Optimizing the Use of E-mail

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NOVEMBER 2005 - In addition to changing how we do business, e-mail has begun to define how we are viewed, says consultant and author Janis Fisher Chan (E-Mail: A Write It Well Guide—How to Write and Manage E-Mail in the Workplace; Write It Well, 2005, $21.99). She recognizes that business relationships based largely or entirely on e-mail are increasingly common. The words we write have become very real representations of our companies and ourselves.

Used appropriately, e-mail lets businesspeople do the following:

  • Reduce telephone tag;
  • Convey information and get responses to questions more quickly, easily, and informally than by mailing a letter or sending a fax or interoffice memo;
  • Send large documents (as e-mail attachments) over long distances in moments rather than days, and at a lower cost;
  • Keep a lot of people informed by easily conveying one message to many people simultaneously;
  • Reduce the need for meetings where the only purpose is to share information;
  • Communicate efficiently with people who work in other locations, especially other time zones;
  • Make better decisions by involving more people in generating ideas and providing information; and
  • Maintain written records of discussions, decisions, agreements, and the dissemination of information.

Used inappropriately or inefficiently, however, e-mail can create serious problems for individuals and organizations. For example:

  • Reduced productivity from unplanned, poorly written messages that fail to convey information clearly;
  • Loss of credibility, due to messages with poor grammar, punctuation, and spelling;
  • Offensive content and tone that can damage relationships and result in lawsuits;
  • Loss of confidentiality when e-mail is used to convey private or proprietary information;
  • Misunderstandings that occur because the body language, facial expressions, and tone of voice that help people interpret a message are missing; and
  • Time wasted writing, reading, and responding to e-mail that did not need to be sent, searching for lost messages, or compulsively checking for new mail.

Chan offers the following tips:

  • Use the journalist’s “inverted pyramid” method to get to the point fast. The first paragraph of a newspaper article contains the most important information, and the rest of the article provides details that support, explain, expand on, or illustrate that information. To figure out the main point, imagine that you and your reader are riding the elevator together. You have 15 seconds to state your message before the doors open and the reader gets off. What would you say?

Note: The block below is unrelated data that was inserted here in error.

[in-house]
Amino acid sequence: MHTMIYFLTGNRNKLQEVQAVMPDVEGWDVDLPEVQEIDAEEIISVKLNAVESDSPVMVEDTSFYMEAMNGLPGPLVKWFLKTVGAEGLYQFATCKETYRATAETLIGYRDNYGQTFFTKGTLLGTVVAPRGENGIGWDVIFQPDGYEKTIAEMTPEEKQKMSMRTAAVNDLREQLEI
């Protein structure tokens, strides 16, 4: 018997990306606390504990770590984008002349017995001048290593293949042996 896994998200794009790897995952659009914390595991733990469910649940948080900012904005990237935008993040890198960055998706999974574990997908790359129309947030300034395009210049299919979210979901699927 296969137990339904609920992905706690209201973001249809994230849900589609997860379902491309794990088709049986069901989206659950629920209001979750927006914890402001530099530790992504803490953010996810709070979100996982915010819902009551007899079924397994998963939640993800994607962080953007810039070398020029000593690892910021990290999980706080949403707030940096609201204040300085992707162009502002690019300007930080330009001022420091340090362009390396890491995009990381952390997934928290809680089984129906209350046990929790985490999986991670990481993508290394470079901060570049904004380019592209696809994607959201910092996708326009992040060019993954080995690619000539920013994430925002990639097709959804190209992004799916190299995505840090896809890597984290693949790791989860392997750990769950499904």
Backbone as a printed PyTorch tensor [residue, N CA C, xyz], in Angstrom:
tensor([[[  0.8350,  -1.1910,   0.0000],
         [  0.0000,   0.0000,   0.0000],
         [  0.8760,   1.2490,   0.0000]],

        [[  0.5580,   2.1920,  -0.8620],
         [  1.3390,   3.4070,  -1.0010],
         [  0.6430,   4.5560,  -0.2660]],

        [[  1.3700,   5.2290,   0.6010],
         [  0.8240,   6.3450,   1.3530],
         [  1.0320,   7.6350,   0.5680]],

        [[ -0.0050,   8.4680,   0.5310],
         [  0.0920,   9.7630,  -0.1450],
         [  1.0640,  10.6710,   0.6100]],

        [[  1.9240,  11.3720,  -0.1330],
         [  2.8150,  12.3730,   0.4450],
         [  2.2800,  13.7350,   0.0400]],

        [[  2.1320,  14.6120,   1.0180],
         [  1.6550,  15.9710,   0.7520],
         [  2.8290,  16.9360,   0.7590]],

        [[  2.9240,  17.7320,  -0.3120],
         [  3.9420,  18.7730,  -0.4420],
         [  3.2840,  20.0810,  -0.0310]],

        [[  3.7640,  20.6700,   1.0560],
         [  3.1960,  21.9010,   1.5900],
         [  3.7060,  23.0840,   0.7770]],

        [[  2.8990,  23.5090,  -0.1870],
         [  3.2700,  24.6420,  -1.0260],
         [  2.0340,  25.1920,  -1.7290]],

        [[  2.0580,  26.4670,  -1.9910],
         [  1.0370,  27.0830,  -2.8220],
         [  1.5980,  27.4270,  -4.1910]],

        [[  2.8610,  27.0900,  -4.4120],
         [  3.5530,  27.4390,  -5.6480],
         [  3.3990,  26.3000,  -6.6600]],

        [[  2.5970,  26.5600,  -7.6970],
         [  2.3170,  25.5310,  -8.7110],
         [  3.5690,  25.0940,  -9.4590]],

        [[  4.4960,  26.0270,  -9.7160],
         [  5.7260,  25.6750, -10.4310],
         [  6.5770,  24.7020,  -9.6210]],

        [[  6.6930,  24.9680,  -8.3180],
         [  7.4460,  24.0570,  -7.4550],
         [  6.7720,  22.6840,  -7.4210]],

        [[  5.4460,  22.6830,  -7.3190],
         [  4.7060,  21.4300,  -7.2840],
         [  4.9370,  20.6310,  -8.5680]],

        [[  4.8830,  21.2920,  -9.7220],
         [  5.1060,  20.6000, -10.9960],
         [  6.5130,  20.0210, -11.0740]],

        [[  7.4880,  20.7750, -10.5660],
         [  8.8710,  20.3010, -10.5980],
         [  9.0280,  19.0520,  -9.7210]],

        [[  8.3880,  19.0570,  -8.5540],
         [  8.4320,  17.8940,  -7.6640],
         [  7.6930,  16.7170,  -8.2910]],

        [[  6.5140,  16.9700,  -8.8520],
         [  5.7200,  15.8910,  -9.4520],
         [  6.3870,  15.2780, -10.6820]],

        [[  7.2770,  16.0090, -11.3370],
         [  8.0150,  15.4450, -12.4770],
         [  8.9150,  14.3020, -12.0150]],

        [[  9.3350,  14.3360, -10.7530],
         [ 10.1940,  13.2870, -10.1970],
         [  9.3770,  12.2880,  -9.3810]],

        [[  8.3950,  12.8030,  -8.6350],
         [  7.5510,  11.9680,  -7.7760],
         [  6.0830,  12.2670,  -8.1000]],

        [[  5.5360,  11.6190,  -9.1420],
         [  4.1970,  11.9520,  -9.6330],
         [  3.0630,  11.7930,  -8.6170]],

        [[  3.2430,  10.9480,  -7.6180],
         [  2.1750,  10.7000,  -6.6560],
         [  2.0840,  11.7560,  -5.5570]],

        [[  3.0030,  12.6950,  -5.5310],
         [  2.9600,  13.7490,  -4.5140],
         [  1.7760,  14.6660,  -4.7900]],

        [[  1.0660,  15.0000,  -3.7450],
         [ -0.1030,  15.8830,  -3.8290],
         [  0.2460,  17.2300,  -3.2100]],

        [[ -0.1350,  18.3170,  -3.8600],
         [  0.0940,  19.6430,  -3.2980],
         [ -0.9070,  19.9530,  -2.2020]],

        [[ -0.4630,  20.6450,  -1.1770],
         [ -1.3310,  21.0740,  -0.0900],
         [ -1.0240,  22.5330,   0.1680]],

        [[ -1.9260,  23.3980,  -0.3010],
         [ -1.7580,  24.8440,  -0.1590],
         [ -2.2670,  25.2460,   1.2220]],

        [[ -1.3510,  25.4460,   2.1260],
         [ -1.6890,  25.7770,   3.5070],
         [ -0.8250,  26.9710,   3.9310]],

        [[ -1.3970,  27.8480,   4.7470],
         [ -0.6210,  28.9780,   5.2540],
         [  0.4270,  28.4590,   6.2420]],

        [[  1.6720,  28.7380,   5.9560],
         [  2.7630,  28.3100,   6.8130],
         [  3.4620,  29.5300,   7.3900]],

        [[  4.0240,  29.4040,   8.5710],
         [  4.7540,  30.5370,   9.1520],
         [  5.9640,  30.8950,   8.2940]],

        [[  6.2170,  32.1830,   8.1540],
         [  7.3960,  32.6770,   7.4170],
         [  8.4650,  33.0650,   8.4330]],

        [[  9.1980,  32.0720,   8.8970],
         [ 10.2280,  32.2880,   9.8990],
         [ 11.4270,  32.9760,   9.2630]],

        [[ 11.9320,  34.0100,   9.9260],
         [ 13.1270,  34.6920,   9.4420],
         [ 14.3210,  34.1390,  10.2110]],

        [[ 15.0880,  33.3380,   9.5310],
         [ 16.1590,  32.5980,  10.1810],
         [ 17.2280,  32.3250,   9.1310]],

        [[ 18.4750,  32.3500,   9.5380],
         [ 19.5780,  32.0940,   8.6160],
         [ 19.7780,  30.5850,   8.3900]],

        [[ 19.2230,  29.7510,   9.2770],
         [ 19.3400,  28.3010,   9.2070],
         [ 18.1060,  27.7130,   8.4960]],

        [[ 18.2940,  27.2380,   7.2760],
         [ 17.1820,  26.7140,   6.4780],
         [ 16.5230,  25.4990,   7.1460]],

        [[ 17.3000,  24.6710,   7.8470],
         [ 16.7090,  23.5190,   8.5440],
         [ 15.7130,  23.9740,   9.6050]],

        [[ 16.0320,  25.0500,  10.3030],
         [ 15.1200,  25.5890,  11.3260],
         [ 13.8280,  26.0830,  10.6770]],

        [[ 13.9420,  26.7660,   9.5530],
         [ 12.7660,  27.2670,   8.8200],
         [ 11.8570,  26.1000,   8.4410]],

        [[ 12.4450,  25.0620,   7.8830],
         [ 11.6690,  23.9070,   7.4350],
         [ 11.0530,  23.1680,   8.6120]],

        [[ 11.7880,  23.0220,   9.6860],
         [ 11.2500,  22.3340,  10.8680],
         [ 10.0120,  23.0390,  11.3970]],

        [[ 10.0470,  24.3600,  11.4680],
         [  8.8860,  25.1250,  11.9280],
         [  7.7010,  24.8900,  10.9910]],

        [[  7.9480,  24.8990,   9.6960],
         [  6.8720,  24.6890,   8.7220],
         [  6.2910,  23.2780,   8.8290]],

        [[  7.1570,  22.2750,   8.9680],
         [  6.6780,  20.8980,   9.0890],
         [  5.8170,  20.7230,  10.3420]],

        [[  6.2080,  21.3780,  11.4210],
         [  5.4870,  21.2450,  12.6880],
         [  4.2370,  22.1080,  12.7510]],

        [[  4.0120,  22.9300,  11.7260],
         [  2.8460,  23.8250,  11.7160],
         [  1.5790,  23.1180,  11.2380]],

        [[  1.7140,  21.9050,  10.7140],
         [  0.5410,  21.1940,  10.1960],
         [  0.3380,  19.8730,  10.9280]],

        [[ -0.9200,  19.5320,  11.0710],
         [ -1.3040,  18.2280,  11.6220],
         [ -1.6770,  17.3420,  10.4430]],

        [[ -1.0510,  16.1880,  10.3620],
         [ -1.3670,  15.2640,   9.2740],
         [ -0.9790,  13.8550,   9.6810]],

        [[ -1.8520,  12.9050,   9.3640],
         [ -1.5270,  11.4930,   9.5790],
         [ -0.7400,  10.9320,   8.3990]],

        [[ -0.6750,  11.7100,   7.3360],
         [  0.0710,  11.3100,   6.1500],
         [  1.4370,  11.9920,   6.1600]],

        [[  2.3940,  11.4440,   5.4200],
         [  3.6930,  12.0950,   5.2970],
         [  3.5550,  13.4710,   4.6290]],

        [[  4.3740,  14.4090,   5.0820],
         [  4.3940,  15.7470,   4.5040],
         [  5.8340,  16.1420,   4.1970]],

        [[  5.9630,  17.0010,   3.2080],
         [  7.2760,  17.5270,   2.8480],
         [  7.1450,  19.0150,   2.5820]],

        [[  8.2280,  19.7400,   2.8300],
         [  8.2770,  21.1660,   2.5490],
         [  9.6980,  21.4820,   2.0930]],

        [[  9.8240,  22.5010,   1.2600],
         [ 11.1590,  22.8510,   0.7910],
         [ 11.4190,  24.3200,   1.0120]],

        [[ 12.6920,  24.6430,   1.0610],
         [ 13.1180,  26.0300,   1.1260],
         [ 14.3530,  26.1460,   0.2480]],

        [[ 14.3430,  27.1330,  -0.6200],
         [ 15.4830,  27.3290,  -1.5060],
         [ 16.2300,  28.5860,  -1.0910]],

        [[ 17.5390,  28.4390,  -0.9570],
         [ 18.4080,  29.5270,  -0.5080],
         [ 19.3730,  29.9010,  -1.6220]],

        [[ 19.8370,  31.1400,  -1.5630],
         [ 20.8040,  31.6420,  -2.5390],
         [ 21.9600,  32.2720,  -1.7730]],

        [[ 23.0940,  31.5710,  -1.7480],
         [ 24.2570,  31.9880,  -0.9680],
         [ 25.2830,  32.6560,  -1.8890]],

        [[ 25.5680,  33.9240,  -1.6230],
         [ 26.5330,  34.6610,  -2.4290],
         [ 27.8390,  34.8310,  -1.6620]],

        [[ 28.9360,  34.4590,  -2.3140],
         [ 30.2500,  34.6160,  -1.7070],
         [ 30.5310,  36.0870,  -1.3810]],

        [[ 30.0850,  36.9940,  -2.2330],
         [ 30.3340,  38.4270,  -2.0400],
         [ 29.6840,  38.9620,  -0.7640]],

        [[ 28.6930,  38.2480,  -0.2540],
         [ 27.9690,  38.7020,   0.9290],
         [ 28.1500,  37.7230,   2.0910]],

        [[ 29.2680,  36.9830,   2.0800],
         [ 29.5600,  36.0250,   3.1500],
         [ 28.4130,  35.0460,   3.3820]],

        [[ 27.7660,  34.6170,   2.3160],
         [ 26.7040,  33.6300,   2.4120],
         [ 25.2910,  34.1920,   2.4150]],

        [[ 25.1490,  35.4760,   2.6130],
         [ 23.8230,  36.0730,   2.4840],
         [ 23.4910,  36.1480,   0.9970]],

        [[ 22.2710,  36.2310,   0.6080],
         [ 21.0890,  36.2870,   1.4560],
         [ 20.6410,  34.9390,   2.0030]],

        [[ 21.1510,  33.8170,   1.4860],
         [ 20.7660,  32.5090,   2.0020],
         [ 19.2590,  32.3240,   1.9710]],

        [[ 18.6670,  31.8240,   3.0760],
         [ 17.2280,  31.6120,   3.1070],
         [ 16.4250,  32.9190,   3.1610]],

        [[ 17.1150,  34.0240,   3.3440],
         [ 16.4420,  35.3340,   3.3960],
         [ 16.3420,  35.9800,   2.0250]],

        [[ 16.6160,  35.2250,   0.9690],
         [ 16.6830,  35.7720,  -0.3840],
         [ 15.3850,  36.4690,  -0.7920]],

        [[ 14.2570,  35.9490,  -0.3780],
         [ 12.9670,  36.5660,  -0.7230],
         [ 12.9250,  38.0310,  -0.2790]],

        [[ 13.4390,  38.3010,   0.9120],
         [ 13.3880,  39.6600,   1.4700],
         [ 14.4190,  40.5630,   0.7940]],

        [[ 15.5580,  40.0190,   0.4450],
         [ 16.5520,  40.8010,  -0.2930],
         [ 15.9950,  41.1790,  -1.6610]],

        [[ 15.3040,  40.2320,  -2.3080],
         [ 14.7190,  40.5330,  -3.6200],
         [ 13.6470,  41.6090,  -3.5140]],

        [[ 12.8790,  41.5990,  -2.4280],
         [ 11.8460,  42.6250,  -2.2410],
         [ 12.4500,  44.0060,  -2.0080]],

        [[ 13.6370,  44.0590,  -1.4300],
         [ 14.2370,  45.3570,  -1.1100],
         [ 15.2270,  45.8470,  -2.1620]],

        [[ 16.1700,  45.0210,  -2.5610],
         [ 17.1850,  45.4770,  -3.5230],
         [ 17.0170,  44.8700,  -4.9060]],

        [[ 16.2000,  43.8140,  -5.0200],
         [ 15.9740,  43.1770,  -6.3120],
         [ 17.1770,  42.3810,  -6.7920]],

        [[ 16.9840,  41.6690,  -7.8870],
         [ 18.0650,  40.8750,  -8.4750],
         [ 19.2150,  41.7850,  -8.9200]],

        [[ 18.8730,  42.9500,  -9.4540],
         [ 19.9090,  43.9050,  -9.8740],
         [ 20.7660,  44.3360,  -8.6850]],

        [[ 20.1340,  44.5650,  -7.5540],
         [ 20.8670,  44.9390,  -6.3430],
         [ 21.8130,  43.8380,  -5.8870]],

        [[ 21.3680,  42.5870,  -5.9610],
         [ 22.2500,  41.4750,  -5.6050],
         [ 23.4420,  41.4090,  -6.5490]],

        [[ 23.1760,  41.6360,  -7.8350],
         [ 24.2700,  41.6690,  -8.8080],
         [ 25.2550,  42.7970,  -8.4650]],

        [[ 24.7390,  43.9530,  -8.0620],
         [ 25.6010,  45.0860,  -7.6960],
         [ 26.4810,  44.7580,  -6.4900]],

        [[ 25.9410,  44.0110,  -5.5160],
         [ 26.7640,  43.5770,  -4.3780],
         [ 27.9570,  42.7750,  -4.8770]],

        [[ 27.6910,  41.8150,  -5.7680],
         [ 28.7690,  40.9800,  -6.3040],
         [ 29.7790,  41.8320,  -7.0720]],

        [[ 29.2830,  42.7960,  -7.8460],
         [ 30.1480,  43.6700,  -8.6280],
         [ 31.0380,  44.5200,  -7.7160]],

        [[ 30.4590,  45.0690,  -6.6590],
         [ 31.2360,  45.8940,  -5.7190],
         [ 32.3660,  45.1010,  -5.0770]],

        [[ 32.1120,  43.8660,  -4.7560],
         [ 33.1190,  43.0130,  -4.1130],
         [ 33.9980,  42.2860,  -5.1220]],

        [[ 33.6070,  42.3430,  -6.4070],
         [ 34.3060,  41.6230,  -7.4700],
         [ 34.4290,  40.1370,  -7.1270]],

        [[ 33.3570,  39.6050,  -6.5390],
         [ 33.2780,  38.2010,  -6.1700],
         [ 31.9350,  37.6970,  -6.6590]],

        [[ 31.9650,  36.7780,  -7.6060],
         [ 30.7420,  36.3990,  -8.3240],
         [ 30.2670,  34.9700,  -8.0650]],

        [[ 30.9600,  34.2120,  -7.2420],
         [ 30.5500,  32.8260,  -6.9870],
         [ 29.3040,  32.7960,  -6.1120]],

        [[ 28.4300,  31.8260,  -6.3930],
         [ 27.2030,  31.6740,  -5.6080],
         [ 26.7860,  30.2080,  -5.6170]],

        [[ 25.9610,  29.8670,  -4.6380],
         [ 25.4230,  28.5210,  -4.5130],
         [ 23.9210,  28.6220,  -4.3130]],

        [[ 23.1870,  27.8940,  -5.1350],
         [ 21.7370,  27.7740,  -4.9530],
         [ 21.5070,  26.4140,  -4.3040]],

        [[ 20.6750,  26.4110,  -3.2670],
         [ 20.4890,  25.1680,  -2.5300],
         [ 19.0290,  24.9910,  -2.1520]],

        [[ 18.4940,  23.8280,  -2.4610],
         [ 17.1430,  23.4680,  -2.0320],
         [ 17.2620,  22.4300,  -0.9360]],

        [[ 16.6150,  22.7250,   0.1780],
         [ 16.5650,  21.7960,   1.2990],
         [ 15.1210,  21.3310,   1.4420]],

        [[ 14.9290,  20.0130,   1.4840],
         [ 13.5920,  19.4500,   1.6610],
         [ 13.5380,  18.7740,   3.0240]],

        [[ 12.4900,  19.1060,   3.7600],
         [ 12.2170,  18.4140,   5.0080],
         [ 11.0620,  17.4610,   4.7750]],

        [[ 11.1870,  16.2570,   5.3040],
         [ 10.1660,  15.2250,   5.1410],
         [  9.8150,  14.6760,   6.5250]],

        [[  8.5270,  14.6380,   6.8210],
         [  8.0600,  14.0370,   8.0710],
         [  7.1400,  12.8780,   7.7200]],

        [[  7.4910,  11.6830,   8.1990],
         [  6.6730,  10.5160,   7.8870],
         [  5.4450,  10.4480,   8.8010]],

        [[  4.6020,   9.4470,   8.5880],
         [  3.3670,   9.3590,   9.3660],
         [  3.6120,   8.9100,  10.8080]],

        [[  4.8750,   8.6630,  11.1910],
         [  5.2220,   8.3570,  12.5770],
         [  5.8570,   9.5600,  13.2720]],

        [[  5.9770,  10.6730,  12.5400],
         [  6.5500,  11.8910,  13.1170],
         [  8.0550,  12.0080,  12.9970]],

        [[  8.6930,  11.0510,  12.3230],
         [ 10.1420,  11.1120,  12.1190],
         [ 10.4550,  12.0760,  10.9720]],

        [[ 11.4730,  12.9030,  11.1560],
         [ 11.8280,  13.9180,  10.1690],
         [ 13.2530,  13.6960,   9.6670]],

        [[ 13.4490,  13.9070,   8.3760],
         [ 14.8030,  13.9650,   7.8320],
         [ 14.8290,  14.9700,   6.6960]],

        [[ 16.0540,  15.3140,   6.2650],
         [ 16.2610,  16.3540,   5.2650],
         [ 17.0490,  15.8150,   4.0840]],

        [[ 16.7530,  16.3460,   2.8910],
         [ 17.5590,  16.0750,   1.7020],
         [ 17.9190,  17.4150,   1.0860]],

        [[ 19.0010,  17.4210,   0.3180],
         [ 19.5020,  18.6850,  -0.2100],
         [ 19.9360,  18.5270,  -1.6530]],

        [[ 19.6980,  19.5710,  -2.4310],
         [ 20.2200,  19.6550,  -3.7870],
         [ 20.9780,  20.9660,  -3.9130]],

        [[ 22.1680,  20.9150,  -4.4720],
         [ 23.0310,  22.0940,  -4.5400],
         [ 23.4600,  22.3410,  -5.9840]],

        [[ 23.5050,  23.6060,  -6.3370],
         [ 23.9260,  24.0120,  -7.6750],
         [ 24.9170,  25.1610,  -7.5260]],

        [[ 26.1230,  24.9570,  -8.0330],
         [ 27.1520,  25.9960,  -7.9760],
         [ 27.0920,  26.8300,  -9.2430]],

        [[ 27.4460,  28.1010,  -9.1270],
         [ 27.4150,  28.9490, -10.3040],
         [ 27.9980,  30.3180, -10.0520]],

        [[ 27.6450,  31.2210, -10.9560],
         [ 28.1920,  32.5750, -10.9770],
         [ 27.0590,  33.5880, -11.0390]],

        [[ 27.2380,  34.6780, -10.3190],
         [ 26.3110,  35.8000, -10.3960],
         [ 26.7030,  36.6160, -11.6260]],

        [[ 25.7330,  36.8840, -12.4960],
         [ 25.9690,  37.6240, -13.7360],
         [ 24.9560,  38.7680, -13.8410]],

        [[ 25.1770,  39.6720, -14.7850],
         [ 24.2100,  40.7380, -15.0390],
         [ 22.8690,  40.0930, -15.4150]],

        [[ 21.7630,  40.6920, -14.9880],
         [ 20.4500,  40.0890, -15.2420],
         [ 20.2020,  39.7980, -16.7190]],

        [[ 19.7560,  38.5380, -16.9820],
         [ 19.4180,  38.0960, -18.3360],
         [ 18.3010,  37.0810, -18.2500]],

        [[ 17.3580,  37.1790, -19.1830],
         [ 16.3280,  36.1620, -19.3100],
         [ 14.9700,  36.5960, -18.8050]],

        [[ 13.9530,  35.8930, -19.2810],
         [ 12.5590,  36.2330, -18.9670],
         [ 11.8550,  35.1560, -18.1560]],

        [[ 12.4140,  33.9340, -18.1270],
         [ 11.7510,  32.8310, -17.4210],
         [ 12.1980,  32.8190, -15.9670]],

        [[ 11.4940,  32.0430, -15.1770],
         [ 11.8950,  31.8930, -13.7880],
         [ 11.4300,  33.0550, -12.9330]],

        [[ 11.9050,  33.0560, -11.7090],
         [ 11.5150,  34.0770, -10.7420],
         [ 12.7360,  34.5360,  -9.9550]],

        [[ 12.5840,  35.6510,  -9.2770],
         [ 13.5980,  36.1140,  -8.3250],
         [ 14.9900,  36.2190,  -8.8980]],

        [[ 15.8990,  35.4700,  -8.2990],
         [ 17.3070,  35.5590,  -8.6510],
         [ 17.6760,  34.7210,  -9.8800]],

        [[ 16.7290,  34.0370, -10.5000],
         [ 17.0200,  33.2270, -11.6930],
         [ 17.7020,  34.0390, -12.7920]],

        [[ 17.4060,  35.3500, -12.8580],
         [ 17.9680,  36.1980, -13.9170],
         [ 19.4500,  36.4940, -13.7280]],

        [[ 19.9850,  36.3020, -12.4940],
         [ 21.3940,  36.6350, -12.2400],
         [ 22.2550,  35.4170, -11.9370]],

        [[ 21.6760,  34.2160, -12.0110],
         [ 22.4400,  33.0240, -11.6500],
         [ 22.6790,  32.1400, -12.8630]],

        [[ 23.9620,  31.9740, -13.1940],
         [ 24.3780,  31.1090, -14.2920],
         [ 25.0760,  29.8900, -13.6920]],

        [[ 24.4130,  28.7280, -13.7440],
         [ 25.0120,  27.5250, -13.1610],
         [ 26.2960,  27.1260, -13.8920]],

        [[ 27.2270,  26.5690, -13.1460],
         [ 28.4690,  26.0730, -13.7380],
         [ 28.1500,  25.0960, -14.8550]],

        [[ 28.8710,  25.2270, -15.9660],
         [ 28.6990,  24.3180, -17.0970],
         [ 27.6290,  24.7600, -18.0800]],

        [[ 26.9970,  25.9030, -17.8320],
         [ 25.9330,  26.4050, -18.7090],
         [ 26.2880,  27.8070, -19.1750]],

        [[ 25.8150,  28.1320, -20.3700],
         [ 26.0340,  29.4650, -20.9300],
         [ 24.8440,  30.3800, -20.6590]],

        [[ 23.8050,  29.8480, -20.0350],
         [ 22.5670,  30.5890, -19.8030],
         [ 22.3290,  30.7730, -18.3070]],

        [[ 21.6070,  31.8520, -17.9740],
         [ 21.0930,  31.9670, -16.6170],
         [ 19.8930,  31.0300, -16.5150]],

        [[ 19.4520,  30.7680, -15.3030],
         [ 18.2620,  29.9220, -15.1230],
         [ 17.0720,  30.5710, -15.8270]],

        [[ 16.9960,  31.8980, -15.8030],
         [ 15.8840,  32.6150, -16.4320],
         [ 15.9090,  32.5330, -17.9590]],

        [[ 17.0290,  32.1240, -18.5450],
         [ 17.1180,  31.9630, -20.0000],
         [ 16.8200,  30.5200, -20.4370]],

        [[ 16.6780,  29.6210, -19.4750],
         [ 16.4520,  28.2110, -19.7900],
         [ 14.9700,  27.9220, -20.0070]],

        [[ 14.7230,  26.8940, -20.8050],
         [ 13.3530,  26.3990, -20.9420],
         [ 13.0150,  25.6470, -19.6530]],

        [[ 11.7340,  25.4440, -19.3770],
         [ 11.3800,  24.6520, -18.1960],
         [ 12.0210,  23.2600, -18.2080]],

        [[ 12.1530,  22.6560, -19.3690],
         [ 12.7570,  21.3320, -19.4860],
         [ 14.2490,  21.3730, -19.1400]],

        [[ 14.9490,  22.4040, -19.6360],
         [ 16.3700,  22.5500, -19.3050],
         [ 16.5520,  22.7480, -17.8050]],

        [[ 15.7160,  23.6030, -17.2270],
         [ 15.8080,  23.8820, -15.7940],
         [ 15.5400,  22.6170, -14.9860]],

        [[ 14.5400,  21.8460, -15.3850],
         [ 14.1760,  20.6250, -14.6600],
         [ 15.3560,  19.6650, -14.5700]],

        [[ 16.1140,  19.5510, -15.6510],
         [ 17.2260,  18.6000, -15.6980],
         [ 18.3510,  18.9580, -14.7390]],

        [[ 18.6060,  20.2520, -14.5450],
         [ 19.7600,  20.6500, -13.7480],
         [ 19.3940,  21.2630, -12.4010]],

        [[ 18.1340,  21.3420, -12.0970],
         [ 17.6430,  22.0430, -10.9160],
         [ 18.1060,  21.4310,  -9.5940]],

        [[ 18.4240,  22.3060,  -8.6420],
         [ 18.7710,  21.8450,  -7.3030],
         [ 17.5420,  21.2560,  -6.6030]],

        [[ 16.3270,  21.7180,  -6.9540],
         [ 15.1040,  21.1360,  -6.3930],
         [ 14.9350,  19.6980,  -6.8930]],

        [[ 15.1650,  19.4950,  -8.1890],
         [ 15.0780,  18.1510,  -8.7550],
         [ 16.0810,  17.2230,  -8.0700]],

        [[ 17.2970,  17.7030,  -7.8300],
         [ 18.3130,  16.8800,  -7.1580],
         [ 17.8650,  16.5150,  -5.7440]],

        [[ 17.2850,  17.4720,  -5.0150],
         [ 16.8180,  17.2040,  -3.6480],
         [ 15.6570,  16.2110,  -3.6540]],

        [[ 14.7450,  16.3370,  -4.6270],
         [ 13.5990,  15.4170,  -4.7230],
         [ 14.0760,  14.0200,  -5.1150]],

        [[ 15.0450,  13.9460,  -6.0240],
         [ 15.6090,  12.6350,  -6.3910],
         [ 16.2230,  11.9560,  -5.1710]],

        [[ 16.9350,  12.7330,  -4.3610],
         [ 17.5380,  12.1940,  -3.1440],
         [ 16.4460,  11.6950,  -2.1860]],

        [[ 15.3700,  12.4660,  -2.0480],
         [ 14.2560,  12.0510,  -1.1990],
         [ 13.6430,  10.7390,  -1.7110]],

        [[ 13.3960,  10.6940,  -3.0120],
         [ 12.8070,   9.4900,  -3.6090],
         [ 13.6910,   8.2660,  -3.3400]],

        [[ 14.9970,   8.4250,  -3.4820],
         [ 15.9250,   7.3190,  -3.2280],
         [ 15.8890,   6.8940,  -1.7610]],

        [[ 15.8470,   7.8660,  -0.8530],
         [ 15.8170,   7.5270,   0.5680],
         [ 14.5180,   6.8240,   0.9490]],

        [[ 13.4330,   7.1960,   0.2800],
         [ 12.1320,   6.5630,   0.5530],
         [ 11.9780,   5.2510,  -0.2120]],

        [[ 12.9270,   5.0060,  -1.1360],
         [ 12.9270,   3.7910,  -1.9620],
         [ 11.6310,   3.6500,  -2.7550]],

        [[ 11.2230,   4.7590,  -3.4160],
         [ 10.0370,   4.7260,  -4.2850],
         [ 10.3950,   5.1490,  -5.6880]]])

• Make the subject line a headline. A well-written subject line is like a good newspaper headline: informative and compelling, drawing the reader’s attention, summarizing what the e-mail is about, and giving the reader a reason to open the message. Instead of “New Program,” write “Accepting Applications for Flex-time Program.” Instead of “Dates,” write “Tax-Season Planning Meeting: Nov. 2, 6, or 9?”
  • Combat attention deficit disorder by controlling the habit of reflexively checking and responding to e-mail as soon as it arrives, thus failing to stay focused on a single work-related task.

Chan offers techniques for combating the common problem of compulsively checking e-mail:

  • Turn off your computer’s signal for incoming mail.
  • Unless something important is expected, check e-mail only at certain times.
  • Instead of responding to every message as it arrives, begin and save drafts to complete and send at a scheduled time.
  • Don’t check e-mail while talking on the phone. Both activities will suffer.
  • Remove temptation. Take work into a conference room or library, or go to a coffee shop. If a laptop is needed, don’t connect it to the Internet.
  • Checking e-mail should be a purposeful activity. Don’t check e-mail solely out of boredom. Take a break if needed.
  • Because people forward e-mails to others, anyone might eventually see a message. Therefore, keep it professional even when writing to work friends. Resist the temptation to be sloppy or overly casual.
  • Use active language. It presents a professional image and gets the point across quickly. Active language is energetic and clear, while passive language weakens the writing and confuses readers.
  • Recognize that sometimes e-mail is not the best medium for every message. Think carefully about possible consequences whenever the following must be communicated:
  • Confidential or private information. People other than the intended recipient may see the e-mail. Think about what might happen if someone published that information in the newspaper.
  • Sensitive topics. Without the clues from facial expressions, body language, or tone of voice, it is difficult to tell whether the message is hurtful or offensive to the reader.
  • Humor. The casual quality of e-mail makes it easy to forget that it can be the wrong place for jokes. Things that seem funny to one person could offend others, not to mention getting the sender or the organization into trouble.
  • Complex information. Don’t send complex information, such as a detailed report, in the body of an e-mail. It’s hard to read on screen, and formatting can be lost. Instead, send it as an attachment.

 

 

 

 

 

 

 

 

 

 

 

 


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